Now the big difference in the data that I’m running and the car example is that I’m just going to have more x’s and more associated m’s, but the concepts are basically all the same.

With all of that said, I then ran a model that would predict yards per rushing attempt using the following variables:

  • RB rushing attempts
  • QB pass attempts
  • QB pass yards per attempt
  • QB rush attempts

  • QB rush yards per attempt

  • The pass defense grade given by Football Outsiders for the opposing defense
  • The rush defense grade given by Football Outsiders for the opposing defense
  • Whether the running back led his team in carries or not

And what did the results show?

Based on the 2020 season exclusively, and only using games where a feature back (a player who led the team in carries) and at least one non-feature back had at least 5 rushing attempts, the data did not support that feature backs were more productive as measured exclusively by yards per rush attempt. In general, of the variables that I measured, only team (in some instances such as Cincinnati) and rush defense were predictive of rushing yards on a per carry basis.

With that said rush defense by opposition was really important. As I said earlier, a more negative grade there meant a better grade. So, in this instance, the m, or the beta weight, when x was rush defense grade was .05 and it was statistically significant, which really just means that the data is mostly sure that the m is not actually equal to 0. The best estimate of the m for this variable was .05 which means that for each +1% change in a team’s rush defense as measured by Football Outsiders DVOA, the yards per carry increased by .05. Given that the range between the worst DVOA (18.6) and the best (-33.5) was 49.1, this means that estimate in the yards per rush attempt for a running back who faced the best defense would be 2.45 yards less than the running back who faced the worst run defense, which is a huge difference.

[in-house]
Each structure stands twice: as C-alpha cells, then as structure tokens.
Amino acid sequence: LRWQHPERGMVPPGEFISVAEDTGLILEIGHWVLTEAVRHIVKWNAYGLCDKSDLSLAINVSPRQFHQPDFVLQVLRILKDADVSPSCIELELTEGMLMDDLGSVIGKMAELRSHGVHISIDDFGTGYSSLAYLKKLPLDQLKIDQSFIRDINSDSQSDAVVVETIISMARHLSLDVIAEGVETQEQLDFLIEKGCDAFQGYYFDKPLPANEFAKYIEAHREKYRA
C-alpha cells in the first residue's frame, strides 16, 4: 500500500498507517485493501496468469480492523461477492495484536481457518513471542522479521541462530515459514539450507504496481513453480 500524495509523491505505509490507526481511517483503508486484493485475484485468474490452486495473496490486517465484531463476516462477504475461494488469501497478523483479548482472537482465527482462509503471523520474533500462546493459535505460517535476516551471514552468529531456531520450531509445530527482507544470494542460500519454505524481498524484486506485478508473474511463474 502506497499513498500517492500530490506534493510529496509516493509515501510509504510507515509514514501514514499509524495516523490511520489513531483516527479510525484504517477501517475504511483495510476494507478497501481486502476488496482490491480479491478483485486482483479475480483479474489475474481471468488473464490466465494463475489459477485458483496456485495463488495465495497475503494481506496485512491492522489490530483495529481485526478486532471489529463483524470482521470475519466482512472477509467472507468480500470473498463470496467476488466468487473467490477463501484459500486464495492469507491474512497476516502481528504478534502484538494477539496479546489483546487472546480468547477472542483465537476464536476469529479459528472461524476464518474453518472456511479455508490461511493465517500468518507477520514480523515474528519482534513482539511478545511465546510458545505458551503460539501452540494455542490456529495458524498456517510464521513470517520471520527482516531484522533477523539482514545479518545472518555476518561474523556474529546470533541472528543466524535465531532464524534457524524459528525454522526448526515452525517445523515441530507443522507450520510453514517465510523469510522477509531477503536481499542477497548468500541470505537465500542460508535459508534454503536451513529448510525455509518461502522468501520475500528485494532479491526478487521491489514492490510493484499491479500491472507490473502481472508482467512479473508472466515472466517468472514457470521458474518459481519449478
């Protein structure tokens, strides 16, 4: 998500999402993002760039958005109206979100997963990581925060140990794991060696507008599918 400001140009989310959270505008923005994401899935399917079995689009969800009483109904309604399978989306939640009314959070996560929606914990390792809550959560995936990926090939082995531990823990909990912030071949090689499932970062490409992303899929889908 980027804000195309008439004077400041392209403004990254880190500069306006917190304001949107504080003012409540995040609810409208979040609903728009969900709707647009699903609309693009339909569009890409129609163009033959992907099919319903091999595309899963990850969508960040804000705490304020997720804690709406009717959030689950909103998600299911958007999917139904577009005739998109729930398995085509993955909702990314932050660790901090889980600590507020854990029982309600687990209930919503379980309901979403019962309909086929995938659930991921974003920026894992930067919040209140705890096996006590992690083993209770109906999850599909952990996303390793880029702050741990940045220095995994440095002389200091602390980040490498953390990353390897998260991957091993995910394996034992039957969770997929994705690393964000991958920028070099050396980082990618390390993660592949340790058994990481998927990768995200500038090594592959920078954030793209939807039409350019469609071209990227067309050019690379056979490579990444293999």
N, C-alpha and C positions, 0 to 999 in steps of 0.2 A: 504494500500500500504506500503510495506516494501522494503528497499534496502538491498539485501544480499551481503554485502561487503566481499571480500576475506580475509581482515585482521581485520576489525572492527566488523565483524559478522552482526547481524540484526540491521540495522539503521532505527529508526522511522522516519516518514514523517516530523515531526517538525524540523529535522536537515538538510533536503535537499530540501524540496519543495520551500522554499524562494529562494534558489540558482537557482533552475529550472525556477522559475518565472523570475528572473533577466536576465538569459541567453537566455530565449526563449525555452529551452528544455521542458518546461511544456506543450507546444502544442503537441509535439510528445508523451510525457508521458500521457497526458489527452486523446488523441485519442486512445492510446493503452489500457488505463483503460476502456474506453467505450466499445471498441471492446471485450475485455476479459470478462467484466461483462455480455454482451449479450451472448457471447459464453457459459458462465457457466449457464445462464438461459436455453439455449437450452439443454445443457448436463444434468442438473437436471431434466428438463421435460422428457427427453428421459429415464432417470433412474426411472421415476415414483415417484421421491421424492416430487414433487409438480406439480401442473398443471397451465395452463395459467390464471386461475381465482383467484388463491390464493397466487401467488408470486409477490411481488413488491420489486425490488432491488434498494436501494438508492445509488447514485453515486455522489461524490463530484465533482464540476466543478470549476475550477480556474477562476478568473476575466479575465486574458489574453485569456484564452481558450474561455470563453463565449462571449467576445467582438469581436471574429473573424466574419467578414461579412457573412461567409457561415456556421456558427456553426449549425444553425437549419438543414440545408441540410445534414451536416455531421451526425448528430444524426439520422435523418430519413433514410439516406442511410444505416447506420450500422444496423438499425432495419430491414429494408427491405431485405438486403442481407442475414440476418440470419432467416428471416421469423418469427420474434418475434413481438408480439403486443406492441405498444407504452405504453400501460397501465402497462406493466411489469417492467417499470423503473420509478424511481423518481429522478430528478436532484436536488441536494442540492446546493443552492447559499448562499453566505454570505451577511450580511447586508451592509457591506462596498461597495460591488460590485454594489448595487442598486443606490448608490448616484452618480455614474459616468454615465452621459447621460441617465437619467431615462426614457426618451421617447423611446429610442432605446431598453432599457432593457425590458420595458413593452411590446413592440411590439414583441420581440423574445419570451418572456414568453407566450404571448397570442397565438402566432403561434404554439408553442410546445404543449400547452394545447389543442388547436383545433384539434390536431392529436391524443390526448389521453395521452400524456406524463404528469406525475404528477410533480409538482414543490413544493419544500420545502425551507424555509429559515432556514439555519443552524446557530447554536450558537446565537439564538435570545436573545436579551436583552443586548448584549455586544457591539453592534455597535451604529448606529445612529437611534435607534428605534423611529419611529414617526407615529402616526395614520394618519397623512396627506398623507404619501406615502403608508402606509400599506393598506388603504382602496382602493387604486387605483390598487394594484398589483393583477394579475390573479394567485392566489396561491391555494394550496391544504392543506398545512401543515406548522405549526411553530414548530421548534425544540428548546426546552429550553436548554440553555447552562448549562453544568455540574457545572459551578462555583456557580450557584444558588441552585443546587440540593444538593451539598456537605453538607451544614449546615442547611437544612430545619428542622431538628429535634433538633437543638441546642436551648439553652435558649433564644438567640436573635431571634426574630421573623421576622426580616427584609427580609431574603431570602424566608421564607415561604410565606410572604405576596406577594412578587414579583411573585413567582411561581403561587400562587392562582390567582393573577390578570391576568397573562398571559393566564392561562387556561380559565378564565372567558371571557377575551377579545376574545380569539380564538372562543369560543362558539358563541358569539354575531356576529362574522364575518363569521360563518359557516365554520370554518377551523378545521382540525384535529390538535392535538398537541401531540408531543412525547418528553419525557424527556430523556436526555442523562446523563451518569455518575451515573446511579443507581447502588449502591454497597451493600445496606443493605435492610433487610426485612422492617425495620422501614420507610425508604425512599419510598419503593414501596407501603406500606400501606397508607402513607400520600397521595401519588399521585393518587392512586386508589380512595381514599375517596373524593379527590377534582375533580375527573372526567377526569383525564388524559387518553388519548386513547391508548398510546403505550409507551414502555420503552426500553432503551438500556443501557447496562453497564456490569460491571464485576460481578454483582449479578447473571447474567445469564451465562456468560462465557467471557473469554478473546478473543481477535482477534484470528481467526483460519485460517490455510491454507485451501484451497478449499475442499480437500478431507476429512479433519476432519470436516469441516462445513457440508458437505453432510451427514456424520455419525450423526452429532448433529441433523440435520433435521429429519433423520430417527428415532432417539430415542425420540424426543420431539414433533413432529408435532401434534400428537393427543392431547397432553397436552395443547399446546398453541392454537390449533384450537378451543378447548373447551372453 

Additionally, if we use a less stringent p value cutoff compared to the "commonly used but based on nothing in reality of .05" then it looks like feature backs may actually do worse than their non-feature back teammates by about .40 yards per carry, but. given that it wasn’t "significant," I don’t care to read into it too much and would instead conclude that featured and non-featured backs don’t differ much, if at all, on rush yards per attempt after taking into account these other features of the game